I waited at the bar at Coop's for the fettuccini Alfredo with paneed chicken and an order of red beans and rice. The food came pretty fast, in 10-15 minutes, and I took it home, feeling vaguely that something was out of place. For one thing, I could breathe. Then it hit me: no smoke. In the old days, 10 minutes at Coop's would start me coughing like an old engine. The air used to be so thick with smoke that people looked like ghosts. No more.
A few years ago, not many, I'd have laughed at the idea of a smoke-free bar in New Orleans. I scoffed when they made San Francisco smoke-free, but that was to be expected. I never thought they'd get away with it in New York, the city of nervous people who used to communicate with smoke signals and used cigarettes (and coffee) to calm down. And then it happened. New York's public rooms went smoke-free overnight and there were no riots. True, the streets started stinking like the bars used to. People huddled in below-zero temps to suck on a butt. New friendships were made among addicts. But the ban held. The end of smoking inside bars and clubs also signaled the end of dives. Every dark, smoke-blackened hellhole in New York started going upscale. The price of drinks doubled. Avocado sandwiches made their appearance. A more affluent brand of people showed up. A younger crowd. The crusty old men disappeared. Maybe they died. Maybe they ran off to Jersey. Nobody knows.
The next bastion of die-hards to go down was Dublin. If somebody'd asked me to name the last place where smokers would rather face a firing squad than surrender, I'd have said Dublin. The Irish are big talkers and big whiskey drinkers. Those things I'd have thought inconceivable without cigarettes. The history of modern Ireland, with all its literature and terrorists, would have disappeared without cigarettes. Without cigarettes, Ireland would have been Holland. But down they went, the Dubliners, followed into health and the 21st century by the ironic and wistful gaze of Mr. Joyce.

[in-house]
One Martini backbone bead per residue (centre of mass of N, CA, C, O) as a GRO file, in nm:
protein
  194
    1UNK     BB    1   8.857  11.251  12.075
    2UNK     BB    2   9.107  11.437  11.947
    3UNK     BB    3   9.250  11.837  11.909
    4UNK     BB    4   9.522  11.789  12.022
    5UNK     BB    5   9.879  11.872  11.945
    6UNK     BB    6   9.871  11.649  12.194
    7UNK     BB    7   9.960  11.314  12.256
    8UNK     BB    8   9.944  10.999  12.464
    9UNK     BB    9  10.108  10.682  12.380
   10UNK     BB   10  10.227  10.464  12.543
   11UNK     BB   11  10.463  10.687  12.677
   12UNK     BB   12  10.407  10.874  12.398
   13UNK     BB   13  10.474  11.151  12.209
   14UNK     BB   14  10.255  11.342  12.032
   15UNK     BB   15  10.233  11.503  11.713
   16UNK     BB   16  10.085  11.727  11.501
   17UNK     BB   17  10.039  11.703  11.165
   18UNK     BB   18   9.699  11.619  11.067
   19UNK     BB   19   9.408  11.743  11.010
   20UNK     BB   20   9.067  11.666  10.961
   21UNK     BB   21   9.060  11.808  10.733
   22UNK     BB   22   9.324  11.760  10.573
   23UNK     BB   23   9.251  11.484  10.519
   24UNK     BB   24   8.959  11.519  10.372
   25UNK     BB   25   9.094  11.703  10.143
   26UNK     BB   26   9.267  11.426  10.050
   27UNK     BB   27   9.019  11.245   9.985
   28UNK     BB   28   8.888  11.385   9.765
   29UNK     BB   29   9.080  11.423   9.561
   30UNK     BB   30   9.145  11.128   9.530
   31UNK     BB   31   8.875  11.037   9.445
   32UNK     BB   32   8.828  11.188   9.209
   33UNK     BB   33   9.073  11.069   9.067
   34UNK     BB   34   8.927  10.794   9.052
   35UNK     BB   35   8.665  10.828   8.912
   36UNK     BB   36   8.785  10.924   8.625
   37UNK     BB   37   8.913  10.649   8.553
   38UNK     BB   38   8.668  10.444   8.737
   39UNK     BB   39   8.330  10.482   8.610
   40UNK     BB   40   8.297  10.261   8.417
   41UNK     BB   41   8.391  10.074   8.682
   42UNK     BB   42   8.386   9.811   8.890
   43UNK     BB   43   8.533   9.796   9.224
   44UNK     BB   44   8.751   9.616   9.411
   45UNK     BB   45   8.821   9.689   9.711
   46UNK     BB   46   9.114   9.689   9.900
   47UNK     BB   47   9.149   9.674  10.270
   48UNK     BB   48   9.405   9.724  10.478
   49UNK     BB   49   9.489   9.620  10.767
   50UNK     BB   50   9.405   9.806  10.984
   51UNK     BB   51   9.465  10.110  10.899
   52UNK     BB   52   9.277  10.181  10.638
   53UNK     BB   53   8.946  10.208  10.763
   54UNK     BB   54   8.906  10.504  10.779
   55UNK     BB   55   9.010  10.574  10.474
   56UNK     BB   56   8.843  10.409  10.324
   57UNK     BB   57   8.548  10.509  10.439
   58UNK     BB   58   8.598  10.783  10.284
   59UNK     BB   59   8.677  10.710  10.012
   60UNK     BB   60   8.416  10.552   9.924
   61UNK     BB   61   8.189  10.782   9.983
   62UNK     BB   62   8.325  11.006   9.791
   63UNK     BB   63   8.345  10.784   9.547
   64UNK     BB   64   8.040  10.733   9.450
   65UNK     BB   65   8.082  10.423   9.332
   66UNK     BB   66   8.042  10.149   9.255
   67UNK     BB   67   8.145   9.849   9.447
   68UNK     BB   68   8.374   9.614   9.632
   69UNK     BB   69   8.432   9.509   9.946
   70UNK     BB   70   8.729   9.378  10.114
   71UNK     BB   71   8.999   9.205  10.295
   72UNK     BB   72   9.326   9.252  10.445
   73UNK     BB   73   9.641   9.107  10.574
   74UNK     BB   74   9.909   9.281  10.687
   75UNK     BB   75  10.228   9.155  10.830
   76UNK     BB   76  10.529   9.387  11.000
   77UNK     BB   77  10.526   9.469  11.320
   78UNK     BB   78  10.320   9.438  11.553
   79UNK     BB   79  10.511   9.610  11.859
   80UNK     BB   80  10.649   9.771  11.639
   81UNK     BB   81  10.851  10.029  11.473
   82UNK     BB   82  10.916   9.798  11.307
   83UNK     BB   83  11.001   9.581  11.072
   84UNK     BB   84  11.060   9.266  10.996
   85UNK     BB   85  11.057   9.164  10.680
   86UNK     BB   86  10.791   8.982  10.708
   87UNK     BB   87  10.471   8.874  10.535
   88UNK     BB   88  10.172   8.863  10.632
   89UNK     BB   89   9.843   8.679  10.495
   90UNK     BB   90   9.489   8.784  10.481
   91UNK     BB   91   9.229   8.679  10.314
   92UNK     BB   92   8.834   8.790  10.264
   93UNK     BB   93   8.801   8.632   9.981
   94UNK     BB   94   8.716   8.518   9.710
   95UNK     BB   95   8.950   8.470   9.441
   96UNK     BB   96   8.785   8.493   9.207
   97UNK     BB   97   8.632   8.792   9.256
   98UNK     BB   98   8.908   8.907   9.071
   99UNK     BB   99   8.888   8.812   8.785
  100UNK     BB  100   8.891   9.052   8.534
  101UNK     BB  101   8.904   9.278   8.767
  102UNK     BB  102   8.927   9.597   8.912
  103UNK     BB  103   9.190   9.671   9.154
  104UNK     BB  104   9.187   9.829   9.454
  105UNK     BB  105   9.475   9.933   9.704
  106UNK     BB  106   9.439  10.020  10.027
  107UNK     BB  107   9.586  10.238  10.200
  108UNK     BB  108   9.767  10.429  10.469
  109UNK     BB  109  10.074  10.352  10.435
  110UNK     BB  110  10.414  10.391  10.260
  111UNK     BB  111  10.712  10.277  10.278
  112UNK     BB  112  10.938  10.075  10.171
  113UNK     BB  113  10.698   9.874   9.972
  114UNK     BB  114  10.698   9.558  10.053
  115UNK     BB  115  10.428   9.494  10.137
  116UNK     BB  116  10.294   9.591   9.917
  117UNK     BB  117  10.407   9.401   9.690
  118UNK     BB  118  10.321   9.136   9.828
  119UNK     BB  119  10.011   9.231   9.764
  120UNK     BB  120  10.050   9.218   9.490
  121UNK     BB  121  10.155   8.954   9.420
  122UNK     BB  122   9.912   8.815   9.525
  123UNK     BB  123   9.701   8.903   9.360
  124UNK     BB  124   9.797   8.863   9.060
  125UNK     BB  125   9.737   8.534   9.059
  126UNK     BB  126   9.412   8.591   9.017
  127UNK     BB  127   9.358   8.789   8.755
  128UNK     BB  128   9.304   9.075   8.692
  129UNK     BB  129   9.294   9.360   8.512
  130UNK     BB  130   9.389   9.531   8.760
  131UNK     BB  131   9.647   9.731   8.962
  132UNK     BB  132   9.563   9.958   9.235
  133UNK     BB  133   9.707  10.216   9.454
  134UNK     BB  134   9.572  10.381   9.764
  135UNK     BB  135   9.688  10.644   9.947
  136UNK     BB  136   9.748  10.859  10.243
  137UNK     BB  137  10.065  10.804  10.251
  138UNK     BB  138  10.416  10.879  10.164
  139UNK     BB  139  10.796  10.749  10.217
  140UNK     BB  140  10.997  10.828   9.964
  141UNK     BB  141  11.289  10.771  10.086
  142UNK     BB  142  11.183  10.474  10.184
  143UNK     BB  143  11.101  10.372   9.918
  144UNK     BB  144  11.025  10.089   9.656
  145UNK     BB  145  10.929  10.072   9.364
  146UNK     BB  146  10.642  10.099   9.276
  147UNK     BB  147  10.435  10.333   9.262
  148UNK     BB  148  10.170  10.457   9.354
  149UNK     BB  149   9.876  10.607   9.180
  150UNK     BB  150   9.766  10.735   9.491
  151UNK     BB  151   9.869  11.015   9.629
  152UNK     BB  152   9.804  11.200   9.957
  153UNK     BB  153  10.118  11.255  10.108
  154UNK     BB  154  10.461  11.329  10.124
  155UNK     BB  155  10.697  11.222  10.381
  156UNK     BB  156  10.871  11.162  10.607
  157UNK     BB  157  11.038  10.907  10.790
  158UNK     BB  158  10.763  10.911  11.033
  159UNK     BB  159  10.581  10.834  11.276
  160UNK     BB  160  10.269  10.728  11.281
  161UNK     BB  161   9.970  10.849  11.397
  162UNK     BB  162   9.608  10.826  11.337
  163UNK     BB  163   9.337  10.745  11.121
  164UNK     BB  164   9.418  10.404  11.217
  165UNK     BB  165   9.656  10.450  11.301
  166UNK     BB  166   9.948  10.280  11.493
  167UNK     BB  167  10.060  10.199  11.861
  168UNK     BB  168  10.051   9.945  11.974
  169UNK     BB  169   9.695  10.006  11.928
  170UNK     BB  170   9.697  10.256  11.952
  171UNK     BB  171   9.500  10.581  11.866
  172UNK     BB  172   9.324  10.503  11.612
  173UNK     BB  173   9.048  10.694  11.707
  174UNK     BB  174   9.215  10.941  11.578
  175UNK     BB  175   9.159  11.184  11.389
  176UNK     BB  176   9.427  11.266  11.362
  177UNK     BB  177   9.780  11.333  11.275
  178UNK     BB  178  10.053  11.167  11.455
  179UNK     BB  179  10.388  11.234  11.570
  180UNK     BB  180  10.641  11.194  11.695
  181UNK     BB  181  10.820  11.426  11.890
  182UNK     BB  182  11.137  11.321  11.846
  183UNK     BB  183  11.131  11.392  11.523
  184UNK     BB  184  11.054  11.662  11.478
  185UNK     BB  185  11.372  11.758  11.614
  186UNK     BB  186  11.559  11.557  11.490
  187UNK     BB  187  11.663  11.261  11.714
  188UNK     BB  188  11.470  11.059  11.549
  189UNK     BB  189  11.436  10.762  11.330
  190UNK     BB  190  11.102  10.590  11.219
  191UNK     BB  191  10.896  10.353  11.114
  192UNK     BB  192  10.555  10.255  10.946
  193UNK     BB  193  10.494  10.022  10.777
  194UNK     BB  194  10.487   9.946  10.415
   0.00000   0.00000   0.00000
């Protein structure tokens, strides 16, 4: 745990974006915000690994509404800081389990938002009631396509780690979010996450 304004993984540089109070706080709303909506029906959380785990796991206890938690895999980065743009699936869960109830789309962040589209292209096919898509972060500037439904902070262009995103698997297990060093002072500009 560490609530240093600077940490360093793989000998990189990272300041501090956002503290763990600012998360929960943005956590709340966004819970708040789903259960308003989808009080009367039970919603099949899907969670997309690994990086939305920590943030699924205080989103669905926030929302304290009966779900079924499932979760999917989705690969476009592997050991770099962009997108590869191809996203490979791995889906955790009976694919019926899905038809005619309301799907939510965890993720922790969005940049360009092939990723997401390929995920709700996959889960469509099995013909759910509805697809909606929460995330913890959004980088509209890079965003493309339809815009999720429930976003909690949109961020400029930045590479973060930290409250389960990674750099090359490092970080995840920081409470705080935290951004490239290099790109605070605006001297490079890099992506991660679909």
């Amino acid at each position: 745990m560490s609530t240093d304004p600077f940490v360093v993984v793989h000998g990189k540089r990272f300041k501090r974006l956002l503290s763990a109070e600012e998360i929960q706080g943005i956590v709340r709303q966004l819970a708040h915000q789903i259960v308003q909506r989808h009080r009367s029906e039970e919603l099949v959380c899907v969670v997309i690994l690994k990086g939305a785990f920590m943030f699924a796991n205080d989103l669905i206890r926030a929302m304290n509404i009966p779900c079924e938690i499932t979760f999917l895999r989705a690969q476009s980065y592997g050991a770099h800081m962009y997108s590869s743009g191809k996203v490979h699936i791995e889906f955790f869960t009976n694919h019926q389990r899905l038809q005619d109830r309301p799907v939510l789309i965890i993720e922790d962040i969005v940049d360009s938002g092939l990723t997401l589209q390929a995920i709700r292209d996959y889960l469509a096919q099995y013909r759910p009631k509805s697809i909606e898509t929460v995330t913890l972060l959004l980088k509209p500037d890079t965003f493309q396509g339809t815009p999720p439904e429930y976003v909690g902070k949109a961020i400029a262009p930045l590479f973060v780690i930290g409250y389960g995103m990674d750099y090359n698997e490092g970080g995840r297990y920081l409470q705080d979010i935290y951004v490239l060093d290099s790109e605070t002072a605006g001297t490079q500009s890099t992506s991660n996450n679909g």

What could possibly be next, methought, Paris? Sure enough. Paris fell next, to the cheers of health freaks. The Gauloise-steeped Parisian with the skin texture of a lizard belly squirmed out of a century of philosophy with his smoke missing. The corner of the Parisian mouth where the phlegmatic cigarette had hung prior to the lightning-fast delivery of witty shrapnel was now turned down sadly like the lid of an empty sardine can. A French cafe, once the motherly womb where an adolescent was received with a cigarette into the world of adults, became sad like a gas station.
After Paris fell, I was certain that New Orleans was going to remain untouched by the winds of sanitary change. New Orleans rested on a bedrock of smoke-bred bar life like a timeless barge moored in Mississippi mud. Here in New Orleans, Mark Twain's pipe smoke met the pirate's rum-soaked stogie. Here, the dandy's cigar mingled indelicately with the curlicues at the end of the floozy's cigarette holder. Here, the puffing Old World met the smoke-ringed bravado of the American riverboat gambler.
But why go on? We all knew it would happen.
Personally, I'm relieved. Culturally, I can't say I'm thrilled.